Solution to a BVP. This class collects the collocation solution, coordinate transform and coordinate scaling together. The collocation solution (parametrised by the internal coordinate) can be accessed using the solution attribute and the components of the coordinate transform can be accessed using the forward and backward shortcut attributes. Indexing a BVPSolution object returns a new BVPSolution object with 1-dimensional collocation solution corresponding to the given index and the same coordinate transform.

The solution can be evaluated at internal coordinates by using the evaluate_internal() method or by calling the object like a function. The solution can be evaluated at transformed coordinates by using the eval() method.

state()

Returns an array containing the current coefficients of the collocation solution, coordinate transform and the coordinate scaling.

update_coeffs(coeffs)

Update the polynomial coefficients of the collocation solution, coordinate transform and the coordinate scaling.

evaluate_internal(t)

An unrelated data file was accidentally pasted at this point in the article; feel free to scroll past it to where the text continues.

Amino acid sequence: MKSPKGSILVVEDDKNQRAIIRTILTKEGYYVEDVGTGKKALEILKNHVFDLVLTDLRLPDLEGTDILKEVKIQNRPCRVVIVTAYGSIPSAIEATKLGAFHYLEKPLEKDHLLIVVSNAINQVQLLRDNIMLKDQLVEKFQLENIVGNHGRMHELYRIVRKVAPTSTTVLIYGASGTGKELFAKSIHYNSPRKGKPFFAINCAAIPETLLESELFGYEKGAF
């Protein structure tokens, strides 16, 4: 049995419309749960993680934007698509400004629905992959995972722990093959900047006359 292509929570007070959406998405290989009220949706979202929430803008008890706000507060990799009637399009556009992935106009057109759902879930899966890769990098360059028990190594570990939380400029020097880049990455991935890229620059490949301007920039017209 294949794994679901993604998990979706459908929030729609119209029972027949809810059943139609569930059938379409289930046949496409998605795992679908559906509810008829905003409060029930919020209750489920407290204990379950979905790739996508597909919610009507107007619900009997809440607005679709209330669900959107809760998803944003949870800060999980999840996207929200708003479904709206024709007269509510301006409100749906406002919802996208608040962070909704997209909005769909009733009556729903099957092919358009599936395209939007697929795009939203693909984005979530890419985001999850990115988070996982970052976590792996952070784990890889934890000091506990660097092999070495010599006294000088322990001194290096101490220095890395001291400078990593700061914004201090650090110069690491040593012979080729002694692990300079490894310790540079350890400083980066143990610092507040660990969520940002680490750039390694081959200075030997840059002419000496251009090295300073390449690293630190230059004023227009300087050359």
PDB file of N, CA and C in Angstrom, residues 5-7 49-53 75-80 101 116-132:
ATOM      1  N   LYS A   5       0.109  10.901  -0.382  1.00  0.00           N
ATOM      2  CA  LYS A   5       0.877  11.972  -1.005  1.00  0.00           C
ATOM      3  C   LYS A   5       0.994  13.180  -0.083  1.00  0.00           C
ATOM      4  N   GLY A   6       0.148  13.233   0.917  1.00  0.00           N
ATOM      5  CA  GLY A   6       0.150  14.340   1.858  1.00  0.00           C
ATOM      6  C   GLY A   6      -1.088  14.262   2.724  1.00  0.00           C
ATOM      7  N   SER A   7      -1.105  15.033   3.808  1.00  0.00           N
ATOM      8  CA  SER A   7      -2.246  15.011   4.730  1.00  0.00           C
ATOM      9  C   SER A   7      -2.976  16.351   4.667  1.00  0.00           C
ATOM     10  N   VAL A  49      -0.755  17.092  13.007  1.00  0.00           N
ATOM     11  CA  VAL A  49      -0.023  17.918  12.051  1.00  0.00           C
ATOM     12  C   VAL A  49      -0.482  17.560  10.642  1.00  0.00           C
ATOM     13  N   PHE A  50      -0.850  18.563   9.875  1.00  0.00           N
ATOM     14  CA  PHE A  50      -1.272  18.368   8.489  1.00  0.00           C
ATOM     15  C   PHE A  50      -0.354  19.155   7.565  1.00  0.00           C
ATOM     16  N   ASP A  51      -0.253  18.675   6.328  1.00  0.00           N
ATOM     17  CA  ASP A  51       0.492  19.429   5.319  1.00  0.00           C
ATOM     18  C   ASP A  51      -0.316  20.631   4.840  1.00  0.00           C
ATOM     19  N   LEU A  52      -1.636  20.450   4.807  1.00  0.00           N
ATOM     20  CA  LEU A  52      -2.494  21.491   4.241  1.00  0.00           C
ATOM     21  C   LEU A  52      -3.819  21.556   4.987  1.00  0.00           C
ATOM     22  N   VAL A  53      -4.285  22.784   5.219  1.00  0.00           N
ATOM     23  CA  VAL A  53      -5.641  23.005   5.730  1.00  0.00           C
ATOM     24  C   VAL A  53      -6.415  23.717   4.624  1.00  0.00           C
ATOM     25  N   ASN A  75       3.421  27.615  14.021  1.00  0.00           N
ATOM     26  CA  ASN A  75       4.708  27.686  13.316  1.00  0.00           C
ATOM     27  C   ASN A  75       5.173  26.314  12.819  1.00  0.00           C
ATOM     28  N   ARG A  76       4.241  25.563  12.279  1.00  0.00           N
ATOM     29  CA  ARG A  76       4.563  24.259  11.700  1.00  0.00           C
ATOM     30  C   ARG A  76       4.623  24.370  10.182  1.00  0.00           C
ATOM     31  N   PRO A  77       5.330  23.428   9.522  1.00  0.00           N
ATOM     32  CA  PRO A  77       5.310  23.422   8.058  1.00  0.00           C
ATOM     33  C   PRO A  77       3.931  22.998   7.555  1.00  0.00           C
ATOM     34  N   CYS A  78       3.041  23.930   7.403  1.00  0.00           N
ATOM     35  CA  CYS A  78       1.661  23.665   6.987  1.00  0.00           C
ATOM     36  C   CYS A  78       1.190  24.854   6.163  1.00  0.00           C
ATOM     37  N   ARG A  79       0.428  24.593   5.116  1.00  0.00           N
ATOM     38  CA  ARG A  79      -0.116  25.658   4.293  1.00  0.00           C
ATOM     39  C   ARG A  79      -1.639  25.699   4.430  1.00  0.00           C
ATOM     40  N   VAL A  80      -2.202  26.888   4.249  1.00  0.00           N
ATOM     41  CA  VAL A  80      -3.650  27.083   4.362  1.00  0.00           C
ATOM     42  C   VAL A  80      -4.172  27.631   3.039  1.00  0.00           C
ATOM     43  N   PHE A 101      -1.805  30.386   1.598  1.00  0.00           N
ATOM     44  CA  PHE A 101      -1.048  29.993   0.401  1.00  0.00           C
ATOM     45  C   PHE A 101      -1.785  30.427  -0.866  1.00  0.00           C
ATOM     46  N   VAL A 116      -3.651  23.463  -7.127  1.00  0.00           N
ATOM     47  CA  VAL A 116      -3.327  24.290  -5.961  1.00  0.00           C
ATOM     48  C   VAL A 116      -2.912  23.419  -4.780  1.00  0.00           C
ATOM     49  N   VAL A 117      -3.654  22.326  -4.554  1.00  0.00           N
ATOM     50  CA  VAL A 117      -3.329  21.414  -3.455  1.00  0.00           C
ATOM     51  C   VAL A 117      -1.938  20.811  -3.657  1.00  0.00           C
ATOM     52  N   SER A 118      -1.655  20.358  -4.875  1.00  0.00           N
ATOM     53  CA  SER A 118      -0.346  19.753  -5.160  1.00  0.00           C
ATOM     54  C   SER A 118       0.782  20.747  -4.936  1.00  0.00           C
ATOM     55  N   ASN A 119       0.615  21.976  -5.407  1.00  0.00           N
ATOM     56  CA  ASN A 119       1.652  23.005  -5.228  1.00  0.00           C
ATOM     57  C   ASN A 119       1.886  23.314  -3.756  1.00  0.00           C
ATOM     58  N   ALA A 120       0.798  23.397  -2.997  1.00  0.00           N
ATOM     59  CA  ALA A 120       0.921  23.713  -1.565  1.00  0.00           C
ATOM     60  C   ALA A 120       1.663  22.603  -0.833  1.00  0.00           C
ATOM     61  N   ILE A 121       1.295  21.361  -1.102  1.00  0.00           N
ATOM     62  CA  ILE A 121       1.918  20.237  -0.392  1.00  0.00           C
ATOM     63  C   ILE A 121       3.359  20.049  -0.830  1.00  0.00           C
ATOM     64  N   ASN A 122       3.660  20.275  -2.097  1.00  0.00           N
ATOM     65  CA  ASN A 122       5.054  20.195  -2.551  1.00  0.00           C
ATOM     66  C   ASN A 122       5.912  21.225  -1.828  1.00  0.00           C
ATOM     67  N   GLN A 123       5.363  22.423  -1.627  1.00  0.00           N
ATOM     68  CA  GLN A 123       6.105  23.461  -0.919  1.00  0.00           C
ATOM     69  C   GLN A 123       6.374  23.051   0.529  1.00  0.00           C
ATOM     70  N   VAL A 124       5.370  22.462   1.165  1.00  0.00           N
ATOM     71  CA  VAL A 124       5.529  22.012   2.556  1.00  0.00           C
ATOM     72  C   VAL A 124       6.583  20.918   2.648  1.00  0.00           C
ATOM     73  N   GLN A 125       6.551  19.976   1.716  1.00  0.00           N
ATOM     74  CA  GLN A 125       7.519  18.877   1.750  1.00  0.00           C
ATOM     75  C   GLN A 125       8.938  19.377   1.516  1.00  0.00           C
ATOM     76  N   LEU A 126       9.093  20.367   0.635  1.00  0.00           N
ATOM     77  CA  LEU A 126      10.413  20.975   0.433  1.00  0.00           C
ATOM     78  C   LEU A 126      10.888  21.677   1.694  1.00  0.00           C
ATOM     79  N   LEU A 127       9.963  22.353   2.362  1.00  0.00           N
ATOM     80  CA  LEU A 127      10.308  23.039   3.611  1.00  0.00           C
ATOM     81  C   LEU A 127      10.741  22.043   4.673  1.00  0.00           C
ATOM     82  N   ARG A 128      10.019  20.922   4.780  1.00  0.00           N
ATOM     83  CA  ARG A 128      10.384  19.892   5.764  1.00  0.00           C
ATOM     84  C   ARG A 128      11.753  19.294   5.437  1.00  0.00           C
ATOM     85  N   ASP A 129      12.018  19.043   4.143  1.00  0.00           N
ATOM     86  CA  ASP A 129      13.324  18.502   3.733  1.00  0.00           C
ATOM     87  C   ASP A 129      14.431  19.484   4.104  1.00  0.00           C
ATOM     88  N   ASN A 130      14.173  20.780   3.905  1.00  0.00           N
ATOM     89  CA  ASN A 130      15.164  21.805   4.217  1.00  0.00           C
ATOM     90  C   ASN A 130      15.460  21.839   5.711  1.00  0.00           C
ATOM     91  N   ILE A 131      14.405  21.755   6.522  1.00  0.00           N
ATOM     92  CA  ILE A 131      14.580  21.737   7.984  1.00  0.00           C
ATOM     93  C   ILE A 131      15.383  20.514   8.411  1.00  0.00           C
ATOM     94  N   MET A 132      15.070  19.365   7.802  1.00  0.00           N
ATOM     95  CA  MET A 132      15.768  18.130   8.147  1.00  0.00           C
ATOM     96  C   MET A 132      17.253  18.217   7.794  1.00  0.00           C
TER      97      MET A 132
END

Evaluate the collocation solution at internal coordinate points t. Equivalent to calling the object like a function.

eval(s)

Evaluate the collocation solution at transformed points s.

transformed_coordinate(t)

Returns the coordinate transform evaluated at t. Alias of forward.

scaled_derivative(x)

Returns the derivative of the collocation solution, scaled by the coordinate transform.

scaled_delay(x, delay_index)

Returns the value in [0,1] that corresponds to the delayed value. The delay must be one of the variables of the system with index delay_index.

scaled_antiderivative(x)

Return the integral of the collocation solution with respect to the transformed coordinate.

derivative_wrt_current(x, jac=None, nonautonomous_jac=None, sparse=True)